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Frazier v. Attorney General of State

United States District Court, E.D. Pennsylvania

January 19, 2017

JAMES FRAZIER, Petitioner,
v.
THE ATTORNEY GENERAL OF THE STATE OF PENNSYVLANIA, et al., Respondents.

          ORDER

          Hon. Petrese B. Tucker, C.J.

         AND NOW, this 19th day of January, 2017, upon consideration of Petitioner's Petition for Writ of Habeas Corpus (Doc. 1), Respondents' Response to the Petition for Writ of Habeas Corpus (Doc. 9), Petitioner's Traverse to State's Response Opposing Frazier's Petition for Habeas Corpus Under 28 U.S.C. 2254 (Doc. 12), the Report and Recommendation of United States Magistrate Judge Richard A. Lloret (Doc. 13), and Petitioner's Objections to Report and Recommendation of Magistrate-Judge (Doc. 14), IT IS HEREBY ORDERED AND DECREED as follows:

         1. The Report and Recommendation is APPROVED and ADOPTED;[1]

         2. The Petition for Writ of Habeas Corpus is DENIED WITH PREJUDICE; and

         3. There is no probable cause to issue a certificate of appealability.

         IT IS FURTHER ORDERED that the Clerk of Court shall mark this case as CLOSED for statistical purposes.

---------

Notes:

[1] In addition to the reasoning set forth in Magistrate Judge Lloret's Report and Recommendation, and as it pertains to Petitioner's assertion of actual innocence, the Third Circuit case of Sistrunk v. Rozum, supports the conclusion that Petitioner has not presented a viable claim of actual innocence. 674 F.3d 181 (3d Cir. 2012).

In Sistrunk, the petitioner was convicted of murder and sentenced to life imprisonment. Id. at 184. Seven years after his conviction, and after an unsuccessful Post Conviction Relief Act (“PCRA”) petition, the petitioner filed a second PCRA claim alleging that he had uncovered new evidence that, in the intervening years, a previously unknown person had confessed to having committed the murder for which petitioner had been convicted. Id. at 185. The second PCRA claim, however, was dismissed. Id. Four years after filing his second PCRA claim, and eleven years after his initial conviction, the petitioner filed a third PCRA claim alleging that he had uncovered additional new evidence that a key prosecution witness had perjured himself at the petitioner's murder trial by testifying, falsely, that petitioner was the killer. Id. Ultimately, the petitioner filed a federal habeas petition in the District Court for the Eastern District of Pennsylvania in which he argued that he was entitled to an evidentiary hearing in light of the new evidence of his actual innocence and that any temporal bars to his claims should be excused or tolled. Id.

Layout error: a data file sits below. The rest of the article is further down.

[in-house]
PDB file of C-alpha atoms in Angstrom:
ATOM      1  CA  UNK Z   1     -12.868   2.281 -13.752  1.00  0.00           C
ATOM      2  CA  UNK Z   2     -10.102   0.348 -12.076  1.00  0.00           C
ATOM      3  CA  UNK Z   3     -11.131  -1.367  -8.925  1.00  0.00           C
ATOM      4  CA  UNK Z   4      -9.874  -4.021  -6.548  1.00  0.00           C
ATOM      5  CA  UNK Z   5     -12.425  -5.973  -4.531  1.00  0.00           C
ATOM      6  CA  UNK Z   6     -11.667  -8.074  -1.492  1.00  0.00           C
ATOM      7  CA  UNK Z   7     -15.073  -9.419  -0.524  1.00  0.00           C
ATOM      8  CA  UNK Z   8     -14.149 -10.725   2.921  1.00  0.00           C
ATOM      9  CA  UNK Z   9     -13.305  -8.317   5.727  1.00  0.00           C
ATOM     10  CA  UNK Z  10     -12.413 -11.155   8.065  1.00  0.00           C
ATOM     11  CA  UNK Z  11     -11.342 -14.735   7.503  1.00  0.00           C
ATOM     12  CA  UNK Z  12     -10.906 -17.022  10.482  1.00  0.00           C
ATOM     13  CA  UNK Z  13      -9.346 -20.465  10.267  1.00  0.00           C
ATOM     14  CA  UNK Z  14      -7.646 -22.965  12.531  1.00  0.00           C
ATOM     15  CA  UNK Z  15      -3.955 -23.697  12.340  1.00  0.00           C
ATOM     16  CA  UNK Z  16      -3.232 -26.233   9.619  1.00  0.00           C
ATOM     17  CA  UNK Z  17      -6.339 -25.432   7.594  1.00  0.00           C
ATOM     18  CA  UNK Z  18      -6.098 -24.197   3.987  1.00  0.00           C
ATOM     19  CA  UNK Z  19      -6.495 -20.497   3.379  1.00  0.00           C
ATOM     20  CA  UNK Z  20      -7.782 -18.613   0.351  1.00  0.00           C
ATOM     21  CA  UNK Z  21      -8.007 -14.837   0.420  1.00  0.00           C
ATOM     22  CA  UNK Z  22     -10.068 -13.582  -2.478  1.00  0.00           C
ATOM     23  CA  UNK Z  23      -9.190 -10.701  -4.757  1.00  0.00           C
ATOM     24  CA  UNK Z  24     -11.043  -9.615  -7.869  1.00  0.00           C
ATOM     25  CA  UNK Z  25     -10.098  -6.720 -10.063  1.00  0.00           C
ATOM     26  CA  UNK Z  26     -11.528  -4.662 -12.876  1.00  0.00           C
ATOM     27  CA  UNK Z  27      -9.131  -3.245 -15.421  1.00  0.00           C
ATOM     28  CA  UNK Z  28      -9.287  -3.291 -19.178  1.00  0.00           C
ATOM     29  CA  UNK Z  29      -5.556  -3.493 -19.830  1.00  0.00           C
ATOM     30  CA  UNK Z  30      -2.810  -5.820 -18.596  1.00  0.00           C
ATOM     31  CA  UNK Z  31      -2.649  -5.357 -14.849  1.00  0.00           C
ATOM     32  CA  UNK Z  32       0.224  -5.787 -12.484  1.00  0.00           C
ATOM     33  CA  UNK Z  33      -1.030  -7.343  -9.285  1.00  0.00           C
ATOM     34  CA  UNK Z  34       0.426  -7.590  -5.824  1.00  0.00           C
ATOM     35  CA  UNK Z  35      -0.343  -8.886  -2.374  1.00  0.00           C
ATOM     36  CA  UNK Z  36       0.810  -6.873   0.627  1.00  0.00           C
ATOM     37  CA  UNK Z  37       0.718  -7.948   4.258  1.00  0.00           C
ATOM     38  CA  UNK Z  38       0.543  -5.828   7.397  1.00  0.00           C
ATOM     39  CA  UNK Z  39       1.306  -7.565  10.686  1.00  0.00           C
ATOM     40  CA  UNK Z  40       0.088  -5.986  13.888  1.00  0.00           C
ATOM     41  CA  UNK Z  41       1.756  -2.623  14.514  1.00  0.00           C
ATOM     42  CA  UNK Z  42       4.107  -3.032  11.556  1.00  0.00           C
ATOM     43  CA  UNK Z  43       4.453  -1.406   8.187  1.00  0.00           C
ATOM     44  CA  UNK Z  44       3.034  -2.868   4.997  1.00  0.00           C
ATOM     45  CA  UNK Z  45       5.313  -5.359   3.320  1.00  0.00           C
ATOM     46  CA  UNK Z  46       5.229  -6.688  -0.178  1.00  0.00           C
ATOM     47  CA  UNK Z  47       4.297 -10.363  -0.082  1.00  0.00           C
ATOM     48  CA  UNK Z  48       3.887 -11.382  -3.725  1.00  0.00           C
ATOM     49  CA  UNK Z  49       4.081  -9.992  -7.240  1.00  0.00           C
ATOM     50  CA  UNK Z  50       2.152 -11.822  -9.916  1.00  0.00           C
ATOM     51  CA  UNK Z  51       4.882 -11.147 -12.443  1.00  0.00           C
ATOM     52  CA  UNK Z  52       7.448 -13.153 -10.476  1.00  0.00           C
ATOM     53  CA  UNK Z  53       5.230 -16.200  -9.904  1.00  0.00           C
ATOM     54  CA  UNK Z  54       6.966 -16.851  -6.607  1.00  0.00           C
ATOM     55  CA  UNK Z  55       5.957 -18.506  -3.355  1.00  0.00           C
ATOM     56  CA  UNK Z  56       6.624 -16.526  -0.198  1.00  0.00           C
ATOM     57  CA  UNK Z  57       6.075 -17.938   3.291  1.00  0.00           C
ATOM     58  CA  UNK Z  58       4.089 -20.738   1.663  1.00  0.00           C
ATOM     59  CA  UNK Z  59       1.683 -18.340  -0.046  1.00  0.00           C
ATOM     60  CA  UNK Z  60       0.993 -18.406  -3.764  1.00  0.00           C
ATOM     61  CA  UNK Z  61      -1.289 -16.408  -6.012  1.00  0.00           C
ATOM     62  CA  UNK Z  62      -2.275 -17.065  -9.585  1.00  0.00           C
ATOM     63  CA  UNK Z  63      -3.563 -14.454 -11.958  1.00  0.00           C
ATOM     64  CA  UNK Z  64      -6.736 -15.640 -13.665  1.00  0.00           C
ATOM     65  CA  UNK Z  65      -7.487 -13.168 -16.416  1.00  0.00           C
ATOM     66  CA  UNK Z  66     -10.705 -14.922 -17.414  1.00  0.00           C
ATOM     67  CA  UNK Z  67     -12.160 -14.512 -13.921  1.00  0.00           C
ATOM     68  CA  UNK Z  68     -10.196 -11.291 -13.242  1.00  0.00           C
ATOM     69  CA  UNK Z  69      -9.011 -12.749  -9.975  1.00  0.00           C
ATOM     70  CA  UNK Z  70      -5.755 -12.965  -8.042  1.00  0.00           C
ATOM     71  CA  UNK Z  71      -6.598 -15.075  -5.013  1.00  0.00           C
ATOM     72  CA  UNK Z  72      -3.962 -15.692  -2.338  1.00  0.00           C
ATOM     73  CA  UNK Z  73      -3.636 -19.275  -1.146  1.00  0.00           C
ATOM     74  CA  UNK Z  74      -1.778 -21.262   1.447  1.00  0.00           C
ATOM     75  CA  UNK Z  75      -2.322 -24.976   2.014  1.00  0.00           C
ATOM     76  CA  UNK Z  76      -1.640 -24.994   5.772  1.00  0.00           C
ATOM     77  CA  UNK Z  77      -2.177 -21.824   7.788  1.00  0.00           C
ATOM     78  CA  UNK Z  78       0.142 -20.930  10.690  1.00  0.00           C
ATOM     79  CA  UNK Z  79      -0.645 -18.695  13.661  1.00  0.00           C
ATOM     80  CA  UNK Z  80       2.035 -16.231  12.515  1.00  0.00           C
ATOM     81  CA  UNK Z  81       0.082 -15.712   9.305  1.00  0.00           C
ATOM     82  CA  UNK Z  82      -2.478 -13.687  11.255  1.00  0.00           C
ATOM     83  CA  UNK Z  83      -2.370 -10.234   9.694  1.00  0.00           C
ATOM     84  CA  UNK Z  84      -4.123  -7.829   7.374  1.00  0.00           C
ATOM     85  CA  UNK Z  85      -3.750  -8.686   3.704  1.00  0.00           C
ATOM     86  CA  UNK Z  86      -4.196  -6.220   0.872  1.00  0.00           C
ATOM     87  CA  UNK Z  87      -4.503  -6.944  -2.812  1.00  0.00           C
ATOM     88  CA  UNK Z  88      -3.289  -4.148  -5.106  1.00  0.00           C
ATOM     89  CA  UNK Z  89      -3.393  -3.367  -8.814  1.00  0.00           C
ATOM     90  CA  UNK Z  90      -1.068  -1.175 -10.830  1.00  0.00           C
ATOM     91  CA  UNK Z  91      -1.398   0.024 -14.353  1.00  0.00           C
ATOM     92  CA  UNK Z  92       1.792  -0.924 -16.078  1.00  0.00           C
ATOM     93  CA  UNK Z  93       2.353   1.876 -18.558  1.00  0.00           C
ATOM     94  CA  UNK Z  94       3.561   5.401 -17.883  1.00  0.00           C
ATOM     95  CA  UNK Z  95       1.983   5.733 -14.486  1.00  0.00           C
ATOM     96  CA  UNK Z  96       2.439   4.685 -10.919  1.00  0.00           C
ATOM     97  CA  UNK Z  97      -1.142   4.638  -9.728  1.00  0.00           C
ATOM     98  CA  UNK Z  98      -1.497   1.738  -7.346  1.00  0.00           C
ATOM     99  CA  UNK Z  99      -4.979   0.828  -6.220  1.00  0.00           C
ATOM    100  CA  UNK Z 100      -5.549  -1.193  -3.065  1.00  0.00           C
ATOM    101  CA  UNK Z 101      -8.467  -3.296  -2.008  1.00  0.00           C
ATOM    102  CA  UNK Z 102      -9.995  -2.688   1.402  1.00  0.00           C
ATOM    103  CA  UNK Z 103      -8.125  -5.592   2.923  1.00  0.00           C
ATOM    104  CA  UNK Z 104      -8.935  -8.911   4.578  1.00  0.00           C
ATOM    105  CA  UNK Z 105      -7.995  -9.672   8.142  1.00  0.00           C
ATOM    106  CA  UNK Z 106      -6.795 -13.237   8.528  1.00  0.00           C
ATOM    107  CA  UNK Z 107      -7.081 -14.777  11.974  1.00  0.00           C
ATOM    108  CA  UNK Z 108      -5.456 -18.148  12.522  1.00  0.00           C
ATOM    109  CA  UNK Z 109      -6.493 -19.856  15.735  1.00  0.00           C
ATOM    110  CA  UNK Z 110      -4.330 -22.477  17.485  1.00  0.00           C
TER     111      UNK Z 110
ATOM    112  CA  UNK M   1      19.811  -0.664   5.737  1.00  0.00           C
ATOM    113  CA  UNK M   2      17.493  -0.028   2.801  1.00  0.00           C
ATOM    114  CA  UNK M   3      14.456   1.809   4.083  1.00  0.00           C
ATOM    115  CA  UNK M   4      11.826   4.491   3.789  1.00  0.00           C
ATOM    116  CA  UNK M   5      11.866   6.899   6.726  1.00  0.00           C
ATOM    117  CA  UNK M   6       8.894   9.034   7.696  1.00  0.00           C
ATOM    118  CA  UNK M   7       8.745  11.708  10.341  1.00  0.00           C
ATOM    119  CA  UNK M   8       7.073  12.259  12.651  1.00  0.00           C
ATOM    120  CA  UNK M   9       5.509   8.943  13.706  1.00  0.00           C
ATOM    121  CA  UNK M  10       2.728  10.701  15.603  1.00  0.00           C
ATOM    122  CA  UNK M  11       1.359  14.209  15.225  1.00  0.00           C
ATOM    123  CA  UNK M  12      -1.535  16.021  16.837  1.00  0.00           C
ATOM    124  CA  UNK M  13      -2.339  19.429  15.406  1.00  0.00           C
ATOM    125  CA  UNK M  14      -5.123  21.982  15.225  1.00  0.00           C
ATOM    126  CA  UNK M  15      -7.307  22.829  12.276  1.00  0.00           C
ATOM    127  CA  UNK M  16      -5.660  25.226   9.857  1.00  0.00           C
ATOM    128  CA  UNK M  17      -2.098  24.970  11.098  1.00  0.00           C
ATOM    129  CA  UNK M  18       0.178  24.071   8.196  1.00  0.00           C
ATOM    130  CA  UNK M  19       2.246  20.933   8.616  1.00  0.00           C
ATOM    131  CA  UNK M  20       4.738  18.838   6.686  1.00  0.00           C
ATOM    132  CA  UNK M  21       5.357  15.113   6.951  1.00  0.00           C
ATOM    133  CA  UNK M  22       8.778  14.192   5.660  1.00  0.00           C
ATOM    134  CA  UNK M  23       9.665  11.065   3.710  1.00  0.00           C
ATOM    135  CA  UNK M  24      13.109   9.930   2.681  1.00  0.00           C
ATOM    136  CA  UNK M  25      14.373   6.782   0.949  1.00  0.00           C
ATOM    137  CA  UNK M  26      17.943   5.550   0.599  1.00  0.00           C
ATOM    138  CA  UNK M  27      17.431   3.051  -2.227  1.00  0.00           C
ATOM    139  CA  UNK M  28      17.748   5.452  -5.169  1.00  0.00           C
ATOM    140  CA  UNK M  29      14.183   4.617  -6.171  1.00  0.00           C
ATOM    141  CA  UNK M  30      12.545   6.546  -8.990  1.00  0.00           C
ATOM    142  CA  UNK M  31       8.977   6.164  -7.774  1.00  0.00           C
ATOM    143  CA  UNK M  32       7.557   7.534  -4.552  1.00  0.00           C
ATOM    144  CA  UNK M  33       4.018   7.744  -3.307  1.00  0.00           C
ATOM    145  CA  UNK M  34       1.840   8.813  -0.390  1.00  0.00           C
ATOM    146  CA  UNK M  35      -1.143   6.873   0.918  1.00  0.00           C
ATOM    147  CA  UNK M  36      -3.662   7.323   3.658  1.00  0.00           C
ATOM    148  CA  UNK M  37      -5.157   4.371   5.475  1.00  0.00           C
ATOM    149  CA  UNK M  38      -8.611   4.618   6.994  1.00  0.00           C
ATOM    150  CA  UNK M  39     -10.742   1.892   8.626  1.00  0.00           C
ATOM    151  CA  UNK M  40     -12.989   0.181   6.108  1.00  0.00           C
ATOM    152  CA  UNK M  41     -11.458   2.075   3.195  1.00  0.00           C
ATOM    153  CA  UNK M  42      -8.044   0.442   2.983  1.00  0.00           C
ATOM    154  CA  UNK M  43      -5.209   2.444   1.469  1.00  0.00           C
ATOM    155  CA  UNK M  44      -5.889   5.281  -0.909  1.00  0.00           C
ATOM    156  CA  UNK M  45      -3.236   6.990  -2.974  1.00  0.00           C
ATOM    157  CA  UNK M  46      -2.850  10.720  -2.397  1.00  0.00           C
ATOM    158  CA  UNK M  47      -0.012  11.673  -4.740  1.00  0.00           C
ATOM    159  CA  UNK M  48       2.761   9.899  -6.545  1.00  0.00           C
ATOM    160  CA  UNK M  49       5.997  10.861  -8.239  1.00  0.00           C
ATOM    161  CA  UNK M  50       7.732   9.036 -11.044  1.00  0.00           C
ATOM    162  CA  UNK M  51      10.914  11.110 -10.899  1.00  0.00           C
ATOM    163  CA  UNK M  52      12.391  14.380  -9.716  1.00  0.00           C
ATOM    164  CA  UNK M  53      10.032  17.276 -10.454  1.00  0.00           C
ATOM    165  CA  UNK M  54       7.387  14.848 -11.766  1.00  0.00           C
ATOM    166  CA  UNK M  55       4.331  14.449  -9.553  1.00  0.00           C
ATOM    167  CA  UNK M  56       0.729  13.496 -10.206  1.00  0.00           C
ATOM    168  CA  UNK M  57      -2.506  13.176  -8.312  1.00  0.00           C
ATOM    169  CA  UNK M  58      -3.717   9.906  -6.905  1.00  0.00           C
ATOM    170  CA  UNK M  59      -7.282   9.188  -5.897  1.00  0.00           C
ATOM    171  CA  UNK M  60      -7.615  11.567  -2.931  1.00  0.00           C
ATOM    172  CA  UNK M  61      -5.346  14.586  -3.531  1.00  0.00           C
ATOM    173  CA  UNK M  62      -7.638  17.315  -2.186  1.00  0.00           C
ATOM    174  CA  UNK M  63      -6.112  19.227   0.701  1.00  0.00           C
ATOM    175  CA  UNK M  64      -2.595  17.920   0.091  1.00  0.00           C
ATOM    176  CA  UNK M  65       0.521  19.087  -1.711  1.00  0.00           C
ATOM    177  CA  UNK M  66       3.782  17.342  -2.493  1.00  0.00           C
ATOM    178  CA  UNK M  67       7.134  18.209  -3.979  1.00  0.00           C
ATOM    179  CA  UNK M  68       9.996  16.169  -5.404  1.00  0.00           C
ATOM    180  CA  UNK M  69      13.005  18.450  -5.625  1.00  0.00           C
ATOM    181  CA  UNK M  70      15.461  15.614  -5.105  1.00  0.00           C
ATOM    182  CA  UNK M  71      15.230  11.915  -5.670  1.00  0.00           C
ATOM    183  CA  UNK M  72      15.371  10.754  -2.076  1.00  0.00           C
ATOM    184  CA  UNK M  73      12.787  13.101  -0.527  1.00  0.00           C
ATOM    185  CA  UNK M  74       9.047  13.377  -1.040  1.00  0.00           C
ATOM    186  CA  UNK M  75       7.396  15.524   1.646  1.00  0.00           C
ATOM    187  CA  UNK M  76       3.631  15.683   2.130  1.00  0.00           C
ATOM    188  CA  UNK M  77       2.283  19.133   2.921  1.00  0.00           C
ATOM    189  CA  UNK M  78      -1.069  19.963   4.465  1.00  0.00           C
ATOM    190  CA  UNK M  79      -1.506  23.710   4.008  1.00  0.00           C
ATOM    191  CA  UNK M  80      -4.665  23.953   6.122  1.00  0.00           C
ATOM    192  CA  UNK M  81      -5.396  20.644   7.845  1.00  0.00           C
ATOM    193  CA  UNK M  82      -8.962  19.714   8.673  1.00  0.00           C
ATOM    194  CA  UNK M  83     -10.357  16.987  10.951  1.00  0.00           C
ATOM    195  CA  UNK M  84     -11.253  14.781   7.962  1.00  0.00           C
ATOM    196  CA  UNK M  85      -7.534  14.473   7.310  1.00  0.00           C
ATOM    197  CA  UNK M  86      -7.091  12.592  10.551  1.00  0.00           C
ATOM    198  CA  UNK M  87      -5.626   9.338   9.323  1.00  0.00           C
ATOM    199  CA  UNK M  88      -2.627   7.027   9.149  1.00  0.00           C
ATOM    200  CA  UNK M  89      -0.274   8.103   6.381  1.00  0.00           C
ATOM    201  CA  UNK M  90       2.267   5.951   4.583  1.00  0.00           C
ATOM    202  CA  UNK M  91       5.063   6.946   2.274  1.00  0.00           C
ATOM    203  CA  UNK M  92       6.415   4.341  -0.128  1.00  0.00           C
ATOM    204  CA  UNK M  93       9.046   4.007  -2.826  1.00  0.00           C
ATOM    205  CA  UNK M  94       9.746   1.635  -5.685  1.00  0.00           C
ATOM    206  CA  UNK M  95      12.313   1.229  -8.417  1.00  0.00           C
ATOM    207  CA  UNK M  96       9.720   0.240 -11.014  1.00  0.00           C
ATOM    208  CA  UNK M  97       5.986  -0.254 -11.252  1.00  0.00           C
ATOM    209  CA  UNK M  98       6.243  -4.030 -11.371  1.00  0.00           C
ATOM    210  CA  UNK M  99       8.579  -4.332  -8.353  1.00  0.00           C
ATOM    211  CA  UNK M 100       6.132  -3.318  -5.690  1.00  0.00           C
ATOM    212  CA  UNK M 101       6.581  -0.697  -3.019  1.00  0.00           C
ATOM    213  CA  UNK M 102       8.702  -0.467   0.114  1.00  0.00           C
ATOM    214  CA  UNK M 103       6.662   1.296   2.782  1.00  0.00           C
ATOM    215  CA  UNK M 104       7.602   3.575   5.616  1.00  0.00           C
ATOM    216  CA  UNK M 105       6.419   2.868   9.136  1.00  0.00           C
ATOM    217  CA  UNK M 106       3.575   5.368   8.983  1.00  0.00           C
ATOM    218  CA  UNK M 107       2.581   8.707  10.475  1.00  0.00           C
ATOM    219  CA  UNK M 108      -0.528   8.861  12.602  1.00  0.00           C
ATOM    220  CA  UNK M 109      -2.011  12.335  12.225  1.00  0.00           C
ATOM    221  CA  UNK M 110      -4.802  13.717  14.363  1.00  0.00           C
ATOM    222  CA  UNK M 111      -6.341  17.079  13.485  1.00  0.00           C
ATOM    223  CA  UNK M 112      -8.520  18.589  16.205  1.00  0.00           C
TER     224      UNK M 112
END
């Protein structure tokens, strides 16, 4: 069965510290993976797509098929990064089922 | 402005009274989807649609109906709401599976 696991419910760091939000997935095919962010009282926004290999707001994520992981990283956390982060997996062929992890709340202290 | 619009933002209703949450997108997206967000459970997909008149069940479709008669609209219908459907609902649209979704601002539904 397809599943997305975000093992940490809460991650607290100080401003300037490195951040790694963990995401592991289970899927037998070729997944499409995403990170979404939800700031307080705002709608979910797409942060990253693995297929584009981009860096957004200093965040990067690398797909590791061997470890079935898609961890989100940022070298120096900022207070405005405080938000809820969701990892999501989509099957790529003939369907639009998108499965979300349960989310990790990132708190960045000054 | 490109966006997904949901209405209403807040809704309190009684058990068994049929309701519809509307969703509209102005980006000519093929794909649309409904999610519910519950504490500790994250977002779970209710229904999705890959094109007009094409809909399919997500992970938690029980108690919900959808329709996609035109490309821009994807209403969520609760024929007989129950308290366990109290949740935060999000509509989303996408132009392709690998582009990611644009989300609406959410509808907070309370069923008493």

The Third Circuit held, however, that the petitioner failed to establish his entitlement to equitable tolling for actual innocence “because he [could not] show that he [was], in fact, innocent.” Id. at 191. In order to succeed on a claim of actual innocence, the Third Circuit explained, a petitioner must demonstrate that he has “(1) new evidence, (2) that is reliable, and (3) so probative of innocence that no reasonable juror would have convicted the petitioner.” Id. (citing Schlup v. Delo, 513 U.S. 298, 324, 327 (1995)). In Sistrunk, the petitioner failed to establish each of the three conditions for his actual innocence claim to succeed. Id.

Regarding the first condition, the Third Circuit found that the petitioner's “new” evidence was not actually “new” because the petitioner knew of the evidence or could have known about the evidence at the time of trial if he had exercised reasonable diligence. Id. at 188. Regarding the second condition, the Third Circuit found that the evidence presented was not reliable because, among other things, the recantation of the prosecution's witness was not credible in view of the great suspicion that courts have for such recantation testimony. Id. at 191. Recantation of earlier trial testimony is “very often unreliable . . . and most often serves merely to impeach cumulative evidence rather than to undermine confidence in the accuracy of the conviction.” Id. (citing Dobbert v. Wainwright, 484 U.S. 400, 414 (1984)). Regarding the third condition, the Third Circuit found that the evidence was not “so probative of his actual innocence” given the “supremely high bar” set by the Schlup standard.

In the present case, the evidence presented by Petitioner is substantially similar to the evidence presented by the petitioner in Sistrunk that was found insufficient to establish a claim of actual innocence. The Court agrees with the analysis set forth in the Report and Recommendation regarding the insufficiency of Petitioner's evidence of actual innocence. See generally R. & R. at 9-14 (analyzing Petitioner's actual innocence claim and explaining, in detail, why Petitioner's allegedly “new” evidence is insufficient). For the reasons articulated in ...


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